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Old 09-07-2021, 09:02 PM
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I have my popcorn. If the case outside is clean, it's time to reload. Clean primer pockets, shiny inside of cases, mirror like polish / shine on outside of cases are all grossly overrated. Just how do you dry water washed cases in the winter time in Minnesota? Flash dry in the sunshine is possible year round in Georgia.

Has any one compared group sizes with clean / polished brass versus dirty brass? I shot some of my best scores with untumbled dirty brass that was only wiped off with a shop rag, rifle or pistol. This year I've shot some of my worst groups with mirror polished brass. Maybe it was the passage of 40 years, rather than shiny brass. The tumbler ran all night, the brass had a shiny glow after 11 hours. Time is precious for me, and I'm not wasting it with mirror bright, eye blinding brass.

See you at the range.
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Last edited by Engineer1911; 09-07-2021 at 09:07 PM.
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Old 09-08-2021, 12:35 PM
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Exactly, I dont tumble mine at all. The ultrasonic loosens the black crud inside the vase and all I do is make sure they're dry and reload. This process is for pistol brass, some of my rifle brass gets a different treatment but what I'll do to it is more for consistency in dimension not a super shiny appearance, sometimes that doesnt hurt my feelings though.
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Old 09-08-2021, 12:41 PM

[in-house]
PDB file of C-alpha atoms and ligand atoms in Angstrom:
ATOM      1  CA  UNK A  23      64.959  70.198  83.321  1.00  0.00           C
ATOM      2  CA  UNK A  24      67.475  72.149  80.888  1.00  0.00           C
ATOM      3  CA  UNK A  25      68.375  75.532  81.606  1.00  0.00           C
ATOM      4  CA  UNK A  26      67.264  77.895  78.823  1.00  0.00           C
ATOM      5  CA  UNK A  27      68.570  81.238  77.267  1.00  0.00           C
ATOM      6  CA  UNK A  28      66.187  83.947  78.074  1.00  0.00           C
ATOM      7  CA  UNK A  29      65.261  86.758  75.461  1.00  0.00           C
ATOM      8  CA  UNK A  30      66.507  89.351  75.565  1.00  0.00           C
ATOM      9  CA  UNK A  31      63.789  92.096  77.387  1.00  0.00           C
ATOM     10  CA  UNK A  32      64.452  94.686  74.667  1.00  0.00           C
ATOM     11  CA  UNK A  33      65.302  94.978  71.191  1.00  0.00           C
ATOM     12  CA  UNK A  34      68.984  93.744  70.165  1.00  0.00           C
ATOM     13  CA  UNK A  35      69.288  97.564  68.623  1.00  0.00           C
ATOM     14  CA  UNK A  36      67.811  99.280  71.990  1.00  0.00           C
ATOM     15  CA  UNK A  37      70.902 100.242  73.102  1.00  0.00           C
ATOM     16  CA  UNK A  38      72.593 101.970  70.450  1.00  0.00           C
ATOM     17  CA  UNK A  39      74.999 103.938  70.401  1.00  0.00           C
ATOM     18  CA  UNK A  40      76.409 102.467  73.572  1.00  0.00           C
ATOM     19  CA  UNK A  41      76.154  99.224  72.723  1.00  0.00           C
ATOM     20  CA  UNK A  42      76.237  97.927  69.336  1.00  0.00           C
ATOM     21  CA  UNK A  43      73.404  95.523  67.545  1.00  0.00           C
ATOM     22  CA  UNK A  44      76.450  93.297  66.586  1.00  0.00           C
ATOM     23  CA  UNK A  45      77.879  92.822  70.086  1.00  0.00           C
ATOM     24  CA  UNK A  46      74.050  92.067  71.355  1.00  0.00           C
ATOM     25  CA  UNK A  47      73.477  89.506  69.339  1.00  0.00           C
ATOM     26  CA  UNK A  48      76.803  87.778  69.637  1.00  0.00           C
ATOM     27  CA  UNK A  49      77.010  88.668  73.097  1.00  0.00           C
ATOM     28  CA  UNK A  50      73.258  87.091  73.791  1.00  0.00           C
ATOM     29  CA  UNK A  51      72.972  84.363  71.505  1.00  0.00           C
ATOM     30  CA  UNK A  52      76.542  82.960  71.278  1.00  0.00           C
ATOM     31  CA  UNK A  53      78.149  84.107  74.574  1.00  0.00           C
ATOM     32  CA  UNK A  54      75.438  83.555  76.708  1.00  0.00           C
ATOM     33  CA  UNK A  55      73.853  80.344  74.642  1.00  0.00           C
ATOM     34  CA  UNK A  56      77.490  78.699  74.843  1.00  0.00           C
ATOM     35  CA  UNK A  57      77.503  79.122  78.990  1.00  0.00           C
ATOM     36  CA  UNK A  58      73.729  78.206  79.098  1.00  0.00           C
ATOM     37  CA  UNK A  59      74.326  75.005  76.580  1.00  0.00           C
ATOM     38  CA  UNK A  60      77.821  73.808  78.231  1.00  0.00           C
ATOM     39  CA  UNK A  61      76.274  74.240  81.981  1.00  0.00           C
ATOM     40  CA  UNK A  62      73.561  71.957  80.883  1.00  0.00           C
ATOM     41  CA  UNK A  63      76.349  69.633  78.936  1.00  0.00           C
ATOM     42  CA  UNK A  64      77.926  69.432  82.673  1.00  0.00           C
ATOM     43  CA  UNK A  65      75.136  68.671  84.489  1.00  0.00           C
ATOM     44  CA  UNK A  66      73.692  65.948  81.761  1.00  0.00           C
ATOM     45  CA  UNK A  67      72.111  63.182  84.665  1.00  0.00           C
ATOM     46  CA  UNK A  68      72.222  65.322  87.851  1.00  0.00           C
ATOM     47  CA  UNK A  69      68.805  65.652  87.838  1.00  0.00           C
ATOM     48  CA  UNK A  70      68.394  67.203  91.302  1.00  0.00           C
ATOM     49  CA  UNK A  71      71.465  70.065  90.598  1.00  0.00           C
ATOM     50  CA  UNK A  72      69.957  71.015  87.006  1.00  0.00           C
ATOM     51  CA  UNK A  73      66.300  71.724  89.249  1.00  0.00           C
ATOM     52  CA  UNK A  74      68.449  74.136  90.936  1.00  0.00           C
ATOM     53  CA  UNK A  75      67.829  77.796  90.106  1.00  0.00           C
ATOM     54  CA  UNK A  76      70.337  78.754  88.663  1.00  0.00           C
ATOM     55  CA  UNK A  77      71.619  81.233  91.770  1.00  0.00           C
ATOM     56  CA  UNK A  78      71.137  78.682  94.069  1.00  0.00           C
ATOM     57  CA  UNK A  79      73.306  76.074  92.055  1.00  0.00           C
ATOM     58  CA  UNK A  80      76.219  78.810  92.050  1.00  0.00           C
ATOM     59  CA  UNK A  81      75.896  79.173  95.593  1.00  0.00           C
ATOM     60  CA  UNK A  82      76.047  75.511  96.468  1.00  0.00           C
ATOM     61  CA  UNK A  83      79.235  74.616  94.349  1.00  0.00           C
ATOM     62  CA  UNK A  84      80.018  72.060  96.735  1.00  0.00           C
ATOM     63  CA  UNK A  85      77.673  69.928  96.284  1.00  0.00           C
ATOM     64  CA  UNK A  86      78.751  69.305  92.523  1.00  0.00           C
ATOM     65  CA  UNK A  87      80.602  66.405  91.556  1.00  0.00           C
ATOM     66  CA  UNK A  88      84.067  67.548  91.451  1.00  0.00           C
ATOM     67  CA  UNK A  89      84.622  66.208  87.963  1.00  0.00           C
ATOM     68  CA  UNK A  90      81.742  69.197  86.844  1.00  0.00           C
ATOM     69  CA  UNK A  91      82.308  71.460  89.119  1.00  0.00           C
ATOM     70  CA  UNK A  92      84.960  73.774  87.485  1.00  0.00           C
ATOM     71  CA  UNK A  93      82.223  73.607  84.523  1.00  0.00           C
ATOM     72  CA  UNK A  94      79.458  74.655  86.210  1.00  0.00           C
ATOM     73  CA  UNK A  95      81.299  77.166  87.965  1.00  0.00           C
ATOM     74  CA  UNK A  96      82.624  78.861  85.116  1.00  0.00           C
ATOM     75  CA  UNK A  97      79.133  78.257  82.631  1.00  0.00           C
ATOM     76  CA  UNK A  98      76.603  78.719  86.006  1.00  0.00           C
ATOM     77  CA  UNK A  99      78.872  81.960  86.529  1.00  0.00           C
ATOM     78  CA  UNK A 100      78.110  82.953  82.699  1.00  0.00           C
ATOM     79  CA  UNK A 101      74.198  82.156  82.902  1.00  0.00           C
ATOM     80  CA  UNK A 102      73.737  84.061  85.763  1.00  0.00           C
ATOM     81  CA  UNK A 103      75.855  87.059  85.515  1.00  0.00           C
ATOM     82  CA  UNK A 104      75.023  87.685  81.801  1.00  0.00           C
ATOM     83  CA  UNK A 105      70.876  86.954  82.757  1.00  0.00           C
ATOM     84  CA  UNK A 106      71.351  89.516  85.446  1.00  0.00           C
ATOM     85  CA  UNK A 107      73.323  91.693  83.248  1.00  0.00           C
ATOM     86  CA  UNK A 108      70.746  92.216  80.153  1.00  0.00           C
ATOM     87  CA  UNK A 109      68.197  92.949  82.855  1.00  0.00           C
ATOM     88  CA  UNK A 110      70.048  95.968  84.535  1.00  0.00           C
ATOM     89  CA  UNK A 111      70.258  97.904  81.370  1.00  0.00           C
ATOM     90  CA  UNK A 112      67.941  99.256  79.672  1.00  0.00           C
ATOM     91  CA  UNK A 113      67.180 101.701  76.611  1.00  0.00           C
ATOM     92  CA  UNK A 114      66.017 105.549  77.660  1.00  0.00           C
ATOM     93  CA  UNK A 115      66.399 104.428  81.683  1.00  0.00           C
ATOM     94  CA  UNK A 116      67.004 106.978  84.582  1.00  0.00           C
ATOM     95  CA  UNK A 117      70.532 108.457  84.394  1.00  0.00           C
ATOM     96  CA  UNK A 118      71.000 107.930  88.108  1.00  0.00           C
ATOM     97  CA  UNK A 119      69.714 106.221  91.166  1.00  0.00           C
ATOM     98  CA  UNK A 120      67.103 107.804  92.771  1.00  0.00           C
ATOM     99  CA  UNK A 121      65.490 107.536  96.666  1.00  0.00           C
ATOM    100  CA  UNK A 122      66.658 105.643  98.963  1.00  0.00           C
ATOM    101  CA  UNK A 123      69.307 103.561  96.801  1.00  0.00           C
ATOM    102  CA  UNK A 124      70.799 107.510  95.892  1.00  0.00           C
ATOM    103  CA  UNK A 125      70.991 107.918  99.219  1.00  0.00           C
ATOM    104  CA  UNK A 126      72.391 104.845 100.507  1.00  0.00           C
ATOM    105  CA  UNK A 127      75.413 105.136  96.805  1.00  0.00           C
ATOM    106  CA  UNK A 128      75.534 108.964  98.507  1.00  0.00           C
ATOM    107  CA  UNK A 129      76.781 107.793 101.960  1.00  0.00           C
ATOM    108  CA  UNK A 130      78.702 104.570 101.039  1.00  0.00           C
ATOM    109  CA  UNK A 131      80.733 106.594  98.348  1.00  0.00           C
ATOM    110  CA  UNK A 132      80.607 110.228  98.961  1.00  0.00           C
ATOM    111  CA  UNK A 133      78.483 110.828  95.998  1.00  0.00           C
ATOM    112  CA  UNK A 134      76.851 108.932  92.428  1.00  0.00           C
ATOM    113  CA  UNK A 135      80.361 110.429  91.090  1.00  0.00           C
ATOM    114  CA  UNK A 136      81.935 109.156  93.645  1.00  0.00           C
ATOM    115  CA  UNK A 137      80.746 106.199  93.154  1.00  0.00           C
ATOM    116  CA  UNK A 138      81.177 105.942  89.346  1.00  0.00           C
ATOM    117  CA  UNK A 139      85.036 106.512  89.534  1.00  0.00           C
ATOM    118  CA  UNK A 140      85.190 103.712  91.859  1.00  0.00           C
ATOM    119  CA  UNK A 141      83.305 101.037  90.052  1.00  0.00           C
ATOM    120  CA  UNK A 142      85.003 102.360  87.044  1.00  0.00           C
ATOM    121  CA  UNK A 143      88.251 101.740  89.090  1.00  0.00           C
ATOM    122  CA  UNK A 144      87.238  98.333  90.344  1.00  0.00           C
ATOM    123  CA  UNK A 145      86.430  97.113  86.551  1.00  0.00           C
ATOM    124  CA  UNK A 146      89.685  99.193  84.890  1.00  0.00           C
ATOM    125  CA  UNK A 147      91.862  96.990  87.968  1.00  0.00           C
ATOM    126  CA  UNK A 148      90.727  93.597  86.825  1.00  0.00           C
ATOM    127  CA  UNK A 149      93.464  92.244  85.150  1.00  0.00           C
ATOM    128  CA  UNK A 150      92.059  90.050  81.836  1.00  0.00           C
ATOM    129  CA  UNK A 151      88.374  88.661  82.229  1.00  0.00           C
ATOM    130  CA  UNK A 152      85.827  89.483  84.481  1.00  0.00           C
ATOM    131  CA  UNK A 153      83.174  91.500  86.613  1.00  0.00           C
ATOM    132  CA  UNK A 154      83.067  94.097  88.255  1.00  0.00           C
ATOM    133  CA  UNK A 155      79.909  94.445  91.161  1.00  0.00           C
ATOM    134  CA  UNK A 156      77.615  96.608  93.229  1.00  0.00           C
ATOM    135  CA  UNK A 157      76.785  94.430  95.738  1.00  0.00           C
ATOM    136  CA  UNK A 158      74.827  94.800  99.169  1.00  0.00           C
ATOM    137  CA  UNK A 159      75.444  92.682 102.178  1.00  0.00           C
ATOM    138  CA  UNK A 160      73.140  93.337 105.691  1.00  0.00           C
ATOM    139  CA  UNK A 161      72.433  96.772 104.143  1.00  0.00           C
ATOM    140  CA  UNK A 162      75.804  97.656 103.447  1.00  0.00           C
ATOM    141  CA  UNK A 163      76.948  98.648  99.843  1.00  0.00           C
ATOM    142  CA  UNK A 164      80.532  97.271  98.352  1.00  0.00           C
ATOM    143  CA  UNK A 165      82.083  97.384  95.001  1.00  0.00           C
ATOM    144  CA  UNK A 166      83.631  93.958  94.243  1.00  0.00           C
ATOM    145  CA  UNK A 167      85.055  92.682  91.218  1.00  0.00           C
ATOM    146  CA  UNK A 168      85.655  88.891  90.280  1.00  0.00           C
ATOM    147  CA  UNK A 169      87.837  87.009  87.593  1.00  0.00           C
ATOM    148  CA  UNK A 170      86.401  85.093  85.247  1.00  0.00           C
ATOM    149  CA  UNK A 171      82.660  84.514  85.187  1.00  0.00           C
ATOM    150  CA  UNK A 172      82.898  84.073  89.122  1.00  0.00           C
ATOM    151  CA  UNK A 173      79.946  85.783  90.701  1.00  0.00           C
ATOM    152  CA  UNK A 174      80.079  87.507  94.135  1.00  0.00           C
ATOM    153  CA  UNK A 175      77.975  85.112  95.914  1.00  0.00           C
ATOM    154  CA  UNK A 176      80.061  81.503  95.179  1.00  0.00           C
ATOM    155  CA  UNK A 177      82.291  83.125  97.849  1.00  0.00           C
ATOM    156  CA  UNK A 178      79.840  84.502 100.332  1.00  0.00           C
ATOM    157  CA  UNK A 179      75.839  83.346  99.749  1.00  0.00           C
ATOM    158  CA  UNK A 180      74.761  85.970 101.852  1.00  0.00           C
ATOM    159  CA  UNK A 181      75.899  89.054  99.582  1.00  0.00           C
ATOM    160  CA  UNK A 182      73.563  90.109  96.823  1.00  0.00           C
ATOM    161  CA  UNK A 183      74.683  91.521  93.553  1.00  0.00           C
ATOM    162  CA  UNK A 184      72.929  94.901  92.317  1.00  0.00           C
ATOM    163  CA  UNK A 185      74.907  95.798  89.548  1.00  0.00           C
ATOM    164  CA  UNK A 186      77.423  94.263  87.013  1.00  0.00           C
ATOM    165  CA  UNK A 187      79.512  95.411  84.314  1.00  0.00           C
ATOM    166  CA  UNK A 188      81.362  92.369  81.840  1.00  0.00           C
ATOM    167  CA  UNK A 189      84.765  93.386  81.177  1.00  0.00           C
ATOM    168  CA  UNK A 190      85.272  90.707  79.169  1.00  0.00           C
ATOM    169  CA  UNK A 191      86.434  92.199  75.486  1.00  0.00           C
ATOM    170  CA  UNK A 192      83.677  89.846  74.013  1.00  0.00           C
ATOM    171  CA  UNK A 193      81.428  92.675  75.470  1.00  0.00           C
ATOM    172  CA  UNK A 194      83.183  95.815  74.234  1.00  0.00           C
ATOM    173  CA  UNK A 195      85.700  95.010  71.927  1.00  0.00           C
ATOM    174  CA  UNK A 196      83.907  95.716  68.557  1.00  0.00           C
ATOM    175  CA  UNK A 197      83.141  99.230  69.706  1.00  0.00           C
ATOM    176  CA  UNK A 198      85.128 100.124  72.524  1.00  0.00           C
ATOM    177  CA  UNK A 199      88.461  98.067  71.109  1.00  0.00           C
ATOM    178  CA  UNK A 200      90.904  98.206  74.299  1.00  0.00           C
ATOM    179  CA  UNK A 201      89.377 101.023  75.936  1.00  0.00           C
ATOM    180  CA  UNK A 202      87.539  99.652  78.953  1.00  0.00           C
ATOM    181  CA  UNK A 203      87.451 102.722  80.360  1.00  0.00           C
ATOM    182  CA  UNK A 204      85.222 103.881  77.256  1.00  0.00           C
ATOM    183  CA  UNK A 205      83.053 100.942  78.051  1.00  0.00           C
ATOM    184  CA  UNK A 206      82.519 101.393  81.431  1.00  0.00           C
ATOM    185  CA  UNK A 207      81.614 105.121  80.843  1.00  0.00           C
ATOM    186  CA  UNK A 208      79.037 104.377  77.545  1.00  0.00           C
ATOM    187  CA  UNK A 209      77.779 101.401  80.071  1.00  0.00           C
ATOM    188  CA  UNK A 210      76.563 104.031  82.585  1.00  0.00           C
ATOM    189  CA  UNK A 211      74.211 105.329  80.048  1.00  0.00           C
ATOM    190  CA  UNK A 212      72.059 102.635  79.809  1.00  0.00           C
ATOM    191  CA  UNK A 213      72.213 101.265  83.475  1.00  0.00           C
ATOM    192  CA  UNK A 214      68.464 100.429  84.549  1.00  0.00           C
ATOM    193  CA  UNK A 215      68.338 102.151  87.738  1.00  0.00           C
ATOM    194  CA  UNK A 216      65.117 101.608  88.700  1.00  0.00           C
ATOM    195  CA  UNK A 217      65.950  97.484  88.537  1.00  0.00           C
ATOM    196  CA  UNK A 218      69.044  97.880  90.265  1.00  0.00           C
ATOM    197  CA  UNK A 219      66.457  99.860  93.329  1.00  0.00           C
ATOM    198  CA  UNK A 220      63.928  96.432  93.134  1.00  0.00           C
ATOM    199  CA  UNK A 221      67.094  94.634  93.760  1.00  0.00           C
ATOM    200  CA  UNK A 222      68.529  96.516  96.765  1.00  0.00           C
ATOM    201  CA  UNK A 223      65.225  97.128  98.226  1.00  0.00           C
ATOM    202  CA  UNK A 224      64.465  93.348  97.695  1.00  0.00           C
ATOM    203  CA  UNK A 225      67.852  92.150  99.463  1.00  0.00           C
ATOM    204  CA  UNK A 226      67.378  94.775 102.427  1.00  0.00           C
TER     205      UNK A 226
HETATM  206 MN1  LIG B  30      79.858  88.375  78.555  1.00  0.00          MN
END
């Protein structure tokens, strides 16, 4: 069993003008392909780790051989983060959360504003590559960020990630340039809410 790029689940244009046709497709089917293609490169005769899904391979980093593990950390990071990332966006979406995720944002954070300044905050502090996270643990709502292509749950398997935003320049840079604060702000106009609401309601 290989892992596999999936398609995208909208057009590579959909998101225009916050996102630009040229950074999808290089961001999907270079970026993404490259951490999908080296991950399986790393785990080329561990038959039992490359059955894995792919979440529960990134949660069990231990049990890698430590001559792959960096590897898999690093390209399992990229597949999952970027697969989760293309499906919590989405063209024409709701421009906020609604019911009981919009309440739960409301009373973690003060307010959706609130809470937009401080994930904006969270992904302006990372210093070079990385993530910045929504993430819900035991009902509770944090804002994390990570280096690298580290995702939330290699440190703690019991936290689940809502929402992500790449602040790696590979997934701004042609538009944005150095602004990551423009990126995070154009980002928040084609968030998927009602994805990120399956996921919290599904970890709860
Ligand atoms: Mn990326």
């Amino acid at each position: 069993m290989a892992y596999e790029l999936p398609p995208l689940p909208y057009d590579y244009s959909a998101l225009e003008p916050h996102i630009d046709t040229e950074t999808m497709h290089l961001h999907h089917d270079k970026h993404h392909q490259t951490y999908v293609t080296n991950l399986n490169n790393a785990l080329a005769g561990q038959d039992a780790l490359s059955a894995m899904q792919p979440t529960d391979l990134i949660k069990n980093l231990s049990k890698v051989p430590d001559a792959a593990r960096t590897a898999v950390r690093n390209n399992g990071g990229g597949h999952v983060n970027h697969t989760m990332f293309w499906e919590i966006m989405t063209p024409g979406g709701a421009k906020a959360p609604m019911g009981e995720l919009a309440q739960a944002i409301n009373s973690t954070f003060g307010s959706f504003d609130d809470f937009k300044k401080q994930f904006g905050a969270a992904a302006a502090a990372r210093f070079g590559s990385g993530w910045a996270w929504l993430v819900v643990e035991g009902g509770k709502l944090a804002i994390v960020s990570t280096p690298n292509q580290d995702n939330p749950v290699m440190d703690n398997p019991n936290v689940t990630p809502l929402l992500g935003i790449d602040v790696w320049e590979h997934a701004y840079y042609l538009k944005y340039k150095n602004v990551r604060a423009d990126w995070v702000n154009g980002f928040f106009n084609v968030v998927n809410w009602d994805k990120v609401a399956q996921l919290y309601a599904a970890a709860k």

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How to dry water-washed cases in winter? Simple. All you need is an oven, a cookie sheet, and a long-suffering spouse.
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Old 09-09-2021, 12:52 PM
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Or you can do like I've done thousands of cases and just use a heatgun, takes about 5 minutes. They'll get no hotter than they do when you fire them if you just use common sense and not put the heat gun an inch from your brass and hold it there. It's much faster than the oven and you wont have to be interrogated by the wife.
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Old 09-09-2021, 01:57 PM
len917 len917 is offline
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How about going to Walmart and buying a cheap toaster-oven for $15
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Old 09-09-2021, 03:57 PM
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I like many others use the wet method. I decap/resize then load up the tumbler. I place a layer of SS media in bottom of tumble and put in 100-150 pieces of brass and fill the water just above the brass. No chemicals used. My brass may not be the prettiest but the insides and primer pockets are pristine. Have fun with it!